Bart did not grasp the point I made pertaining to Bauckham’s work on names in the Gospels. Bauckham’s work demonstrates the Gospel authors were well acquainted with the peoples and locations on which they wrote. While accounts with low verisimilitude may be regarded as historically unreliable, Bauckham’s work demonstrates the verisimilitude in the Gospels is quite high where we are able to test them. This favors the ability of the Gospels to fulfill my first criterion.
Memory & Oral Tradition
FOURTH, Bart accuses me of being unfamiliar with the scholarship on memory and that what scholars are saying “is just the opposite of what Mike is claiming.” There are three major problems with Bart’s view of memory.
First, if scholarship on memory is saying the opposite of what I claimed about memory in my Major Statement, there are going to be a whole lot of scholars who are wrong along with me. And I’m referring to scholarship on the matter of oral tradition, which is germane to the preservation of the early traditions about Jesus found in the Gospels. Birger Gerhaarddson, Samuel Byrskog, Kenneth Bailey, James D. G. Dunn, Werner Kelber, Eric Eve, and several others are the major scholars in the field of oral tradition. Yet, they will not agree with Bart’s conclusions in his new book, or with his unsupported claim that what we have in the Gospels are stories that were passed around from one person to another in an uncontrolled manner.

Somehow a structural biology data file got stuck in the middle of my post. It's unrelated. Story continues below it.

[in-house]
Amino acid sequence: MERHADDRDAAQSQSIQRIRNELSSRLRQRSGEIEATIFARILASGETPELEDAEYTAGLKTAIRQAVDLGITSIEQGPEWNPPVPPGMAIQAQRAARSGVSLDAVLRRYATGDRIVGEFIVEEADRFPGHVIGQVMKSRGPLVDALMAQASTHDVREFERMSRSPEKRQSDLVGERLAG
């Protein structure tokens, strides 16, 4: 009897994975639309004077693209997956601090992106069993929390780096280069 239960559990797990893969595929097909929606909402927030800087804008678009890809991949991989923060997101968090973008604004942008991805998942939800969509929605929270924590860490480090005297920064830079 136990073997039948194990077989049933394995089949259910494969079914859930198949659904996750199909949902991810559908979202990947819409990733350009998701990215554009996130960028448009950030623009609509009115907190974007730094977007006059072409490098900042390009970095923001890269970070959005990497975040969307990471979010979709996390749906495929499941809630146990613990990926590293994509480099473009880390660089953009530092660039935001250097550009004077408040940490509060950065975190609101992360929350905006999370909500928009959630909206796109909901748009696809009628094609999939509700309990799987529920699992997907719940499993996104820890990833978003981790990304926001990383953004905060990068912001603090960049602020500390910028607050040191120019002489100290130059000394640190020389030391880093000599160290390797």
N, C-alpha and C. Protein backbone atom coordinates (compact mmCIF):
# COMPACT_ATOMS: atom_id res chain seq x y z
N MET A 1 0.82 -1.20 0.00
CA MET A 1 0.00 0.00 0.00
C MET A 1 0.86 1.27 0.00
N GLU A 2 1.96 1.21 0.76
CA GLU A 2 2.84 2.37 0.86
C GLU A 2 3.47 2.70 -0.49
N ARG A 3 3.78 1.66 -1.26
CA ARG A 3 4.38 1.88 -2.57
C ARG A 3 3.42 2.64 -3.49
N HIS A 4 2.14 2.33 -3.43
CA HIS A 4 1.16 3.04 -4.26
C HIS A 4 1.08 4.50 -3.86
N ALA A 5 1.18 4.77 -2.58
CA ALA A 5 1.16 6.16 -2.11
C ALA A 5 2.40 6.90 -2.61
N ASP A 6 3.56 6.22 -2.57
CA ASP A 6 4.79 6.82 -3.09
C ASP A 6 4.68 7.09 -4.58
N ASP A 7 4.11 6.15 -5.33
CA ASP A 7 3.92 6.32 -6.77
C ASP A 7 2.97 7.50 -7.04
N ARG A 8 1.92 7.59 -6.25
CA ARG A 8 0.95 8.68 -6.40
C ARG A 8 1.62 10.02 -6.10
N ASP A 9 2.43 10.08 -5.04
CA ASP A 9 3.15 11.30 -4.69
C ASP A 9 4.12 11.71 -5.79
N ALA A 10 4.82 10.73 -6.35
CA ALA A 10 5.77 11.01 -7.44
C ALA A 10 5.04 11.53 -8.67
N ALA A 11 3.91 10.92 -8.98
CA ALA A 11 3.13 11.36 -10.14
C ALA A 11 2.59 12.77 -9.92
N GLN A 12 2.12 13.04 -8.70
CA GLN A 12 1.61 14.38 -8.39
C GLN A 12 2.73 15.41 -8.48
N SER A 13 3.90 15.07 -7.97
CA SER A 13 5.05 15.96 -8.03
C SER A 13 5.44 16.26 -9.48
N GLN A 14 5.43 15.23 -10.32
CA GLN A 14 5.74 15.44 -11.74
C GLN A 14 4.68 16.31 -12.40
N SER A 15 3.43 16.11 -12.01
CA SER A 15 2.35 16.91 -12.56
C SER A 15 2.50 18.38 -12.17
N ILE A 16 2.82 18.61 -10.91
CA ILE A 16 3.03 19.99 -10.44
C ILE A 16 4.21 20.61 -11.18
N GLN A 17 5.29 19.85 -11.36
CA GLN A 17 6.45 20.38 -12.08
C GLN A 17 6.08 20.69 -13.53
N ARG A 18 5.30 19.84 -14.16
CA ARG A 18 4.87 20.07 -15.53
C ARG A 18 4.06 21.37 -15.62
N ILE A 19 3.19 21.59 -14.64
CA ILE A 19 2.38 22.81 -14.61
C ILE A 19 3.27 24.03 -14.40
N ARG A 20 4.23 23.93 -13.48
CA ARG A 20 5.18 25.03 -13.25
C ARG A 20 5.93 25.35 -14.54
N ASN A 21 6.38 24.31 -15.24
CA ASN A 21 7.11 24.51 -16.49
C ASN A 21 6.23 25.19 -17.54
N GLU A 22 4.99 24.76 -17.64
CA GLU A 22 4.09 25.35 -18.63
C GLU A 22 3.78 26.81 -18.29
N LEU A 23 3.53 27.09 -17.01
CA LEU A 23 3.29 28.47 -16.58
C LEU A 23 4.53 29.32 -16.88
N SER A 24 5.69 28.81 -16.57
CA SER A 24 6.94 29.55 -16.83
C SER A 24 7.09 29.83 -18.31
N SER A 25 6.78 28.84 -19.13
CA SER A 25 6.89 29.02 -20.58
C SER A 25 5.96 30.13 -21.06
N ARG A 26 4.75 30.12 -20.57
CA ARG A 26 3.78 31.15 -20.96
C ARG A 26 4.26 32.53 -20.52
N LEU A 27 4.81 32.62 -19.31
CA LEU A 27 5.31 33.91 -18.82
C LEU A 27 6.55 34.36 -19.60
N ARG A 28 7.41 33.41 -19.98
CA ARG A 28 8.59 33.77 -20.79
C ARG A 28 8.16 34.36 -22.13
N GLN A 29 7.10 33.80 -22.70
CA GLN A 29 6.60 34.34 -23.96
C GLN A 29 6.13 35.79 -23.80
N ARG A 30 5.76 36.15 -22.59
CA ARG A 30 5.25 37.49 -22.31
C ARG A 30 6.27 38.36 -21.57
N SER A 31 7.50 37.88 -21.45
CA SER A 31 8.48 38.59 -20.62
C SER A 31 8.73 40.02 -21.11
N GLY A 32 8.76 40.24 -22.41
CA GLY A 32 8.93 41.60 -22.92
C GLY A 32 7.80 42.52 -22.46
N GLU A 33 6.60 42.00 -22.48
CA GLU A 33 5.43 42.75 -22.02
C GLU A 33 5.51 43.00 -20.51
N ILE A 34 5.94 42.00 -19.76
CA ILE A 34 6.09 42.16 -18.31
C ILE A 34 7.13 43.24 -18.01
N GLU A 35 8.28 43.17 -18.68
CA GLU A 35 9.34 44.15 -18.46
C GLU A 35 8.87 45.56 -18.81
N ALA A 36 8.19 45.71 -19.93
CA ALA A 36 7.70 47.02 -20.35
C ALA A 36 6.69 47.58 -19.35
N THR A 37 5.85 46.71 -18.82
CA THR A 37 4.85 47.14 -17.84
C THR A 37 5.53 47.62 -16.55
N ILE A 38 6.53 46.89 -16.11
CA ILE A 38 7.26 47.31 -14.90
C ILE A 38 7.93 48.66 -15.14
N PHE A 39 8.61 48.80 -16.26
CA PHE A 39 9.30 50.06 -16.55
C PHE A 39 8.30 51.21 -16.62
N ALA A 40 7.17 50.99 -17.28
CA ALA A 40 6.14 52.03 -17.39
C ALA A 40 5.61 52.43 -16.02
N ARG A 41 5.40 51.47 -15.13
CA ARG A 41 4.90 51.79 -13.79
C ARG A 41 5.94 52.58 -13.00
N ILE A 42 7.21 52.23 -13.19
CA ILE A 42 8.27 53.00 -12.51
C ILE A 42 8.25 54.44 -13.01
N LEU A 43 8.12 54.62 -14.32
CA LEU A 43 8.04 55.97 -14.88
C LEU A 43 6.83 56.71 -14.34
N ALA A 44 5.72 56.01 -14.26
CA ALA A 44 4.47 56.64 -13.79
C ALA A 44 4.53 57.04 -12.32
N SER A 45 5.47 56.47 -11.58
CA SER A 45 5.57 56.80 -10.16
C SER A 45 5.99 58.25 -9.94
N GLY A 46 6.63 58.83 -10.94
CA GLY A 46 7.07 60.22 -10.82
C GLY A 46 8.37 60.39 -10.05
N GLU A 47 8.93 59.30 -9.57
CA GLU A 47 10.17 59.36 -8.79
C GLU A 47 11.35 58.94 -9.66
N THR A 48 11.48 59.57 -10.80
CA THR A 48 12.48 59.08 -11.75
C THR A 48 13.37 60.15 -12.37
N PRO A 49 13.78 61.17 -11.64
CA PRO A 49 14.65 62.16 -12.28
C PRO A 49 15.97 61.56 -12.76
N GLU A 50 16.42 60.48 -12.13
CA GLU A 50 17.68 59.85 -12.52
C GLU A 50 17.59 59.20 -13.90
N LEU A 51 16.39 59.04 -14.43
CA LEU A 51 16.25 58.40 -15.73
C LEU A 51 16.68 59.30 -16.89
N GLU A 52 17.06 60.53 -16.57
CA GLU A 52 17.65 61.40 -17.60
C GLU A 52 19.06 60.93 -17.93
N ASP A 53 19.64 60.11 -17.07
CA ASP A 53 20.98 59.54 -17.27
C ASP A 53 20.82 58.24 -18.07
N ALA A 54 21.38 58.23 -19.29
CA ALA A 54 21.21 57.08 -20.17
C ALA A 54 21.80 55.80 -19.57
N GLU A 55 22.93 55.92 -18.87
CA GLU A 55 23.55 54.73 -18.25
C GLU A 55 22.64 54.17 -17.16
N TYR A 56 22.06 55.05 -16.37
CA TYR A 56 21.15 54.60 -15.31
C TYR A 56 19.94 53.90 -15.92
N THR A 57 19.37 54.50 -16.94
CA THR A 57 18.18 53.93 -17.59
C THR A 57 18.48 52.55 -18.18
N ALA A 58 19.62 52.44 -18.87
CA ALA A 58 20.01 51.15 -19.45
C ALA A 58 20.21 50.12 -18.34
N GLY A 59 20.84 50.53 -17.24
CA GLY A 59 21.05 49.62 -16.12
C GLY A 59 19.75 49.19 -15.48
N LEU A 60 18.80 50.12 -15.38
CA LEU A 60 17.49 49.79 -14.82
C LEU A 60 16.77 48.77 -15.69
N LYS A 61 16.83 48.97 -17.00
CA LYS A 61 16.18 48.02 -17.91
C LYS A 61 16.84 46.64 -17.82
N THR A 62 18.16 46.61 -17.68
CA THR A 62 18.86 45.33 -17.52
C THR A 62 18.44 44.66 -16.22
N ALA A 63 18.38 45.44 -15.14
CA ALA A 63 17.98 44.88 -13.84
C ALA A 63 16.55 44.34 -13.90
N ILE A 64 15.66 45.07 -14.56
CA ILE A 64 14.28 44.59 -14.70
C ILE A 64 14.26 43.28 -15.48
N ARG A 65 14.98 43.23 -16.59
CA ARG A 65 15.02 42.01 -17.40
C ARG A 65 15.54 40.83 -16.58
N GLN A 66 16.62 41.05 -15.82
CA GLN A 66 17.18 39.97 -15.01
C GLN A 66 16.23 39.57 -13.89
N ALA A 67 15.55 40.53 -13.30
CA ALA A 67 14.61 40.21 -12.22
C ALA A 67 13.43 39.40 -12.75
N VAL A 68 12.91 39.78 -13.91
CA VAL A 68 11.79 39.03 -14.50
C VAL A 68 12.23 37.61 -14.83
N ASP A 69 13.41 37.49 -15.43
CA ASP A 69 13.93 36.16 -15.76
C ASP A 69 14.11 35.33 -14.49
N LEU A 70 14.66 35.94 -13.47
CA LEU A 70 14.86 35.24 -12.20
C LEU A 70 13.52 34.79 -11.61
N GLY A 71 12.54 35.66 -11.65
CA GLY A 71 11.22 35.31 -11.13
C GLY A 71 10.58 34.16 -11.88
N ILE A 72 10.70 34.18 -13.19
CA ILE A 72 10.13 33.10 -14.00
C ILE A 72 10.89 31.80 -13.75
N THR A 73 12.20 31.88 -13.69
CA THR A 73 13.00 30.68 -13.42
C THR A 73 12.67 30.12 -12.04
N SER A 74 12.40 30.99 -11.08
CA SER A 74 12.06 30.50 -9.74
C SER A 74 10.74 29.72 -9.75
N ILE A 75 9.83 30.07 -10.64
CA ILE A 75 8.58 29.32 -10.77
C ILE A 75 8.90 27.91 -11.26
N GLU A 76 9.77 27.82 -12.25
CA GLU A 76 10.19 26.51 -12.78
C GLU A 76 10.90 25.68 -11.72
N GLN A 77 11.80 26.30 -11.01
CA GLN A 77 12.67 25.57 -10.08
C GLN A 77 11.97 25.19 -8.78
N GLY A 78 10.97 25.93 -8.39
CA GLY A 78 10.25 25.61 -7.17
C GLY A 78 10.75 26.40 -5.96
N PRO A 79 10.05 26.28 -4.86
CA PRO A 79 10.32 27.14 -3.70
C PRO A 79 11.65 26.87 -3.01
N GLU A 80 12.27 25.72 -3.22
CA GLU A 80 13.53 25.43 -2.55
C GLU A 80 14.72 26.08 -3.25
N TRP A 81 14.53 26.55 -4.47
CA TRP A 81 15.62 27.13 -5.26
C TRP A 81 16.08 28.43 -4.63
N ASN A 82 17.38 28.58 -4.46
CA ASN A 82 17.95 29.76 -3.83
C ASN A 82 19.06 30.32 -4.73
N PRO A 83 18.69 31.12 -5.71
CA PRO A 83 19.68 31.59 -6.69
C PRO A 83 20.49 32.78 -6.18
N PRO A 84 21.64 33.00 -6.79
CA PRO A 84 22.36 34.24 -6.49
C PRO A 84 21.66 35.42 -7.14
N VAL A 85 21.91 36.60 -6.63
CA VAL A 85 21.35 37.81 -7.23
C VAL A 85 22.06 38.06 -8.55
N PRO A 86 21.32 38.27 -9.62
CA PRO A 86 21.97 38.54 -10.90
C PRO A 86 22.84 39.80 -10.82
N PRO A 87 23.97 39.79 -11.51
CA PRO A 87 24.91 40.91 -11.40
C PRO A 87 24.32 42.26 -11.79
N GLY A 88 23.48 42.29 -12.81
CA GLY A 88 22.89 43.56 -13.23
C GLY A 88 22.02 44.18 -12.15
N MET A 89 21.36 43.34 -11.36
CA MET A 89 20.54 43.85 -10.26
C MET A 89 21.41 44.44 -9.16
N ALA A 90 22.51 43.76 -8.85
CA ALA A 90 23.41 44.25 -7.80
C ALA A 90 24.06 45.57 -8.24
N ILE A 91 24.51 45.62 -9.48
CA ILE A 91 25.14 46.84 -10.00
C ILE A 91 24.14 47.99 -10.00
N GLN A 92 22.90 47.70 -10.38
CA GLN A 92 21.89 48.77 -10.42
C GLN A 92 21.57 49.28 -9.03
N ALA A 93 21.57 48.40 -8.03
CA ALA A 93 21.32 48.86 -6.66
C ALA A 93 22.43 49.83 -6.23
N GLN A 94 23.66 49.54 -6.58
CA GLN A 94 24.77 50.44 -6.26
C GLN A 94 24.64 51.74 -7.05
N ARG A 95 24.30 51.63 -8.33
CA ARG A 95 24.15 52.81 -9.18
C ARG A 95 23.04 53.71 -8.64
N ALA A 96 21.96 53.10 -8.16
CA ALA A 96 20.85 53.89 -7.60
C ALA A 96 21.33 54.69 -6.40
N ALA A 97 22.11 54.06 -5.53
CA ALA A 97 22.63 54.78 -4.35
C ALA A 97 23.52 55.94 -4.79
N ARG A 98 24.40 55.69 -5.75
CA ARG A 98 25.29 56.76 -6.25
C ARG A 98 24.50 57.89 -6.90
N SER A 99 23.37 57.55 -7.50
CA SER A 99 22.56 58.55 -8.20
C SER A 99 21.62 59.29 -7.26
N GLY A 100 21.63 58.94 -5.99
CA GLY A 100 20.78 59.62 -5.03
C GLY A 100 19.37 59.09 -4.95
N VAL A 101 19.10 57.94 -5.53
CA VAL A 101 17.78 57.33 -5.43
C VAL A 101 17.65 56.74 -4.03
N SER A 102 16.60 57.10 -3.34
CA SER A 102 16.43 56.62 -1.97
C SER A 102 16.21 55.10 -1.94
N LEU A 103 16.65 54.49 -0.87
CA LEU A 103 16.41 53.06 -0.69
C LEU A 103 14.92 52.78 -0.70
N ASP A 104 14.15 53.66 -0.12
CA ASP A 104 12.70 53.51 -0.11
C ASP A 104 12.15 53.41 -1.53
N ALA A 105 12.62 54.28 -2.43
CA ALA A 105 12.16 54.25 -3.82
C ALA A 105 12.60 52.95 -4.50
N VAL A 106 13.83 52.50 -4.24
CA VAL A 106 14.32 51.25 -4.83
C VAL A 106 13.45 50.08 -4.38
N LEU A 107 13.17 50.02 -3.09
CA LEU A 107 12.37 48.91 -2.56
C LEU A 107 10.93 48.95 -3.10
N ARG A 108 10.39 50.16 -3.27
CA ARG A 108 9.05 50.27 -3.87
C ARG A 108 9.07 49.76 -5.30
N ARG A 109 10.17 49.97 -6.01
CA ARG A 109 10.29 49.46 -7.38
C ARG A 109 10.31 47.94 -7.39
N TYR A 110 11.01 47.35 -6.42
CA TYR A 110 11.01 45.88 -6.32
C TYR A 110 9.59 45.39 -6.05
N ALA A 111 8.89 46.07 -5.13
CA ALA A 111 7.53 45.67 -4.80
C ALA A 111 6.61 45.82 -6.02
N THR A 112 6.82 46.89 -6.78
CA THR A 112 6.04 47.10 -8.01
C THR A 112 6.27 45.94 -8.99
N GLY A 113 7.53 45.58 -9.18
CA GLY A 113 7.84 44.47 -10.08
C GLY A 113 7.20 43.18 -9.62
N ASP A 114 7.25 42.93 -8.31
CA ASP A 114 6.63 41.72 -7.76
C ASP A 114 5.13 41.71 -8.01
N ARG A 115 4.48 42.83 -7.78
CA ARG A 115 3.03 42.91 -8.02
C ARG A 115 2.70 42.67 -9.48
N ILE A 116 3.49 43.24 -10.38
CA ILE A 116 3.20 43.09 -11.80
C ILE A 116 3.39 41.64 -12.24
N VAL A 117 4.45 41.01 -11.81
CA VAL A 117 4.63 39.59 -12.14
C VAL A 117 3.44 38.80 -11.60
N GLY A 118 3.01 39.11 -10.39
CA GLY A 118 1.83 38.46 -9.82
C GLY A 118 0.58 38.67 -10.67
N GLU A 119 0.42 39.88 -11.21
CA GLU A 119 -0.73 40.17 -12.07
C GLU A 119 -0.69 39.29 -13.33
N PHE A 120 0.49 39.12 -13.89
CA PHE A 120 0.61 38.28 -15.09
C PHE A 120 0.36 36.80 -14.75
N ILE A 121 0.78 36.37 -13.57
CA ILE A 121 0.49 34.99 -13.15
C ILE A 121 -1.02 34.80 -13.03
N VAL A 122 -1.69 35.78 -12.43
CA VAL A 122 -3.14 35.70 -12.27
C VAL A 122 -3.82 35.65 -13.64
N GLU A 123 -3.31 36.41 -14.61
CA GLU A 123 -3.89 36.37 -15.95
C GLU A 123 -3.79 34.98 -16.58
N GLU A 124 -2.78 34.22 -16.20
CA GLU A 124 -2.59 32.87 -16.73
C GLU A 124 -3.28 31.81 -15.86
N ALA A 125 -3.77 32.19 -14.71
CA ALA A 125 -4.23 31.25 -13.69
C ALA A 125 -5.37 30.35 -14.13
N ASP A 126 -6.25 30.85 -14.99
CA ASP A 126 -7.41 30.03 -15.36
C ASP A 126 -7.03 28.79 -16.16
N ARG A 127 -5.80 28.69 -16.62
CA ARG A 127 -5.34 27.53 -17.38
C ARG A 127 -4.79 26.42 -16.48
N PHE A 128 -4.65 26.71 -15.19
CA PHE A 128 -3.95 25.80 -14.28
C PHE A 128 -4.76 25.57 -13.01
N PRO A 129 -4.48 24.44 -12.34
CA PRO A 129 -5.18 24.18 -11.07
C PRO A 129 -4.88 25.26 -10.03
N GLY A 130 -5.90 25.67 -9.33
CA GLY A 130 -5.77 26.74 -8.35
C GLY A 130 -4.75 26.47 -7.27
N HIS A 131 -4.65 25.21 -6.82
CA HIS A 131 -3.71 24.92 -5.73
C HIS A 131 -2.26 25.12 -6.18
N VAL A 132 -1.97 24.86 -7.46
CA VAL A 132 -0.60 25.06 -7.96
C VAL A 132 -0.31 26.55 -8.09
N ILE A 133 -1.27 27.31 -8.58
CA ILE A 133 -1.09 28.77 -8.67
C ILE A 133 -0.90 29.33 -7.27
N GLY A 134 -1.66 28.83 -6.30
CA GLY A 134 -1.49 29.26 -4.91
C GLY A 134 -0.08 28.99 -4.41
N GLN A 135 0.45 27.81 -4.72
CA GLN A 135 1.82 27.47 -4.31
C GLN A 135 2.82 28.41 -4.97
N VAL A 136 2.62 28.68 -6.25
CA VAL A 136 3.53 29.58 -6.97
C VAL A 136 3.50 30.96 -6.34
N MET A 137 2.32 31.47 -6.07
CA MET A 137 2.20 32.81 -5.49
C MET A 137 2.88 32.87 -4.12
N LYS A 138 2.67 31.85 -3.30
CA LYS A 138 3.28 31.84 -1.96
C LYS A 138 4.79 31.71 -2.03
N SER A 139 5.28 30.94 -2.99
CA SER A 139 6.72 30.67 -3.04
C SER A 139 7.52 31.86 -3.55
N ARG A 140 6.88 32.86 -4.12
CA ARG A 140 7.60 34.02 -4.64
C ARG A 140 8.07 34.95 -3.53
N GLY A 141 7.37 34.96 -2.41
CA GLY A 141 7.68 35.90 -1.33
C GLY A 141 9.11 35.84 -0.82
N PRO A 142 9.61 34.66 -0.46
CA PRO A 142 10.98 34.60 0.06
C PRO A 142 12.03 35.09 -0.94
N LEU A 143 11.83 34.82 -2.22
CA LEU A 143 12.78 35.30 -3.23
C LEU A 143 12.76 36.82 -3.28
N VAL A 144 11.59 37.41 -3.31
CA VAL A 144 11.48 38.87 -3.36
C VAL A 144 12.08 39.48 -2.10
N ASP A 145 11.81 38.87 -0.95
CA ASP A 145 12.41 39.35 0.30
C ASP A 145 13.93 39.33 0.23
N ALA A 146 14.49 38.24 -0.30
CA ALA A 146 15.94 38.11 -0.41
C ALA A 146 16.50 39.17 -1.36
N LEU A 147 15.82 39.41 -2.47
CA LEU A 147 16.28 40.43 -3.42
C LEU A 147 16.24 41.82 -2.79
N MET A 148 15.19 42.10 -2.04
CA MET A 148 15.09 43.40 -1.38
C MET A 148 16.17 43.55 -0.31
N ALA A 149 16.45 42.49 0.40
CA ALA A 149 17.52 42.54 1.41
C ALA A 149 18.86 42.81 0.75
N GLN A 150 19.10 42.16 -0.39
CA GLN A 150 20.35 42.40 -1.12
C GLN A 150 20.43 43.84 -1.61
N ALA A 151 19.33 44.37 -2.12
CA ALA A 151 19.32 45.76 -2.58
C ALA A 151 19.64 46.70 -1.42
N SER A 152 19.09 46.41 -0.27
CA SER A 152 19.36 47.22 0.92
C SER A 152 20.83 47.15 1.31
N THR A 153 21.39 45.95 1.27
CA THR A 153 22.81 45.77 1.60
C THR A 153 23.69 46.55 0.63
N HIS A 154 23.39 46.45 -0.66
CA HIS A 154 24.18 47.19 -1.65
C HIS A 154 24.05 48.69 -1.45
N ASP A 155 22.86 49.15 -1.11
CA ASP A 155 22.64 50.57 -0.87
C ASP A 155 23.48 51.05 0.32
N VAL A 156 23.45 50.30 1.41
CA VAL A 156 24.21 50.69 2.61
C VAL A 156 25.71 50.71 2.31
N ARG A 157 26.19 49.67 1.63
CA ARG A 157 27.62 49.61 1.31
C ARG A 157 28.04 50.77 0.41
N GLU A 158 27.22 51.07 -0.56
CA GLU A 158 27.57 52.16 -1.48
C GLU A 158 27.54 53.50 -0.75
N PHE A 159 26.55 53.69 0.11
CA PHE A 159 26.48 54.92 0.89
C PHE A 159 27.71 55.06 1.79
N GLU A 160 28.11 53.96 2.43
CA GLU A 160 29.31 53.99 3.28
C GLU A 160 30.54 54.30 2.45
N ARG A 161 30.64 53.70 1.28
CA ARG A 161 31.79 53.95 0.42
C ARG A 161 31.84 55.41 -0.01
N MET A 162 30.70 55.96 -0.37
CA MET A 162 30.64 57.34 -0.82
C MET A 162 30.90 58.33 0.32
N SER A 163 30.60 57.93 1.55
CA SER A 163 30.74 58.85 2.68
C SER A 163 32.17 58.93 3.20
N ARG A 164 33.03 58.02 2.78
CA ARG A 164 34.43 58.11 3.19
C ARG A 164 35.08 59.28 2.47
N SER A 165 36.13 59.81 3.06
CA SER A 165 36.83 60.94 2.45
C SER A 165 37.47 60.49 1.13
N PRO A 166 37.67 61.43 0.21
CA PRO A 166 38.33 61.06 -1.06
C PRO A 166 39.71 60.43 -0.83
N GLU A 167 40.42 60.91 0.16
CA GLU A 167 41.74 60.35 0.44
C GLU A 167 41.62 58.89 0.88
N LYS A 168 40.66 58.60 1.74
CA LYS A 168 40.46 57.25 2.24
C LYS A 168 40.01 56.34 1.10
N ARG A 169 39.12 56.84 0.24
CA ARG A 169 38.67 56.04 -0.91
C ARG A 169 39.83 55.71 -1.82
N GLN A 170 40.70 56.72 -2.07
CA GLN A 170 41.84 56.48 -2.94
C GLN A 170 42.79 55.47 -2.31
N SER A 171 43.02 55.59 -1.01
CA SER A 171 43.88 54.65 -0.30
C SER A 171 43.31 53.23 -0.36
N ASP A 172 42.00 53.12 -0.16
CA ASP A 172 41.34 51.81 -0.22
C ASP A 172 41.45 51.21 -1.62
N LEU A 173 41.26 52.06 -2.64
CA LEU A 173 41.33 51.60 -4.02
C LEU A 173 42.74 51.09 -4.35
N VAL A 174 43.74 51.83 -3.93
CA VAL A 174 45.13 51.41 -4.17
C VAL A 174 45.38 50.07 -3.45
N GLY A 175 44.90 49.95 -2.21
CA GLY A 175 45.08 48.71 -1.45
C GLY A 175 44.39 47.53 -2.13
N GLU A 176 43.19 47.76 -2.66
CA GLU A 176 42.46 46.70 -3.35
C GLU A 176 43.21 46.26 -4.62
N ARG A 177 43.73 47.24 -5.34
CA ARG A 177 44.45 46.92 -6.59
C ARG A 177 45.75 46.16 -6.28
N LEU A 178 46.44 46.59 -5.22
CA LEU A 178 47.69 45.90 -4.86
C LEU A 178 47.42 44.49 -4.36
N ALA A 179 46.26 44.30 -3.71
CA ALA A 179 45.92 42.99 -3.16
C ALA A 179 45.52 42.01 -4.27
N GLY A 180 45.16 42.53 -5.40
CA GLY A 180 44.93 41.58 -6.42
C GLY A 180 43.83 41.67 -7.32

Kenneth Bailey has done more than anyone in learning the mechanics of oral tradition. Bart disagrees with him, citing Theodore Weeden’s criticisms of Bailey. But as my son-in-law, Nick Peters, writes in his review of Bart’s book Jesus Before the Gospels (HarperOne, 2016),
Weeden did critique Bailey. In turn, James Dunn critiqued Weeden. Dunn’s critique is awfully biting showing the numerous flaws in Weeden’s critique even saying on page 60 that “So, when he sets up a KB [i.e., Kenneth Bailey] story in contrast to or even opposition to the ‘uncorrupted original account’ of the event being narrated, TW [i.e., Theodore Weeden] is operating in cloud cuckoo land at considerable remove from the realities which KB narrates.”
Second, Bart’s examples are not relevant. He may claim that the eyewitnesses themselves had faulty recollections of Jesus, just as many people did not have accurate recollections pertaining to the Challenger disaster. However, that event occurred only once and, as I stated in my Detailed Response,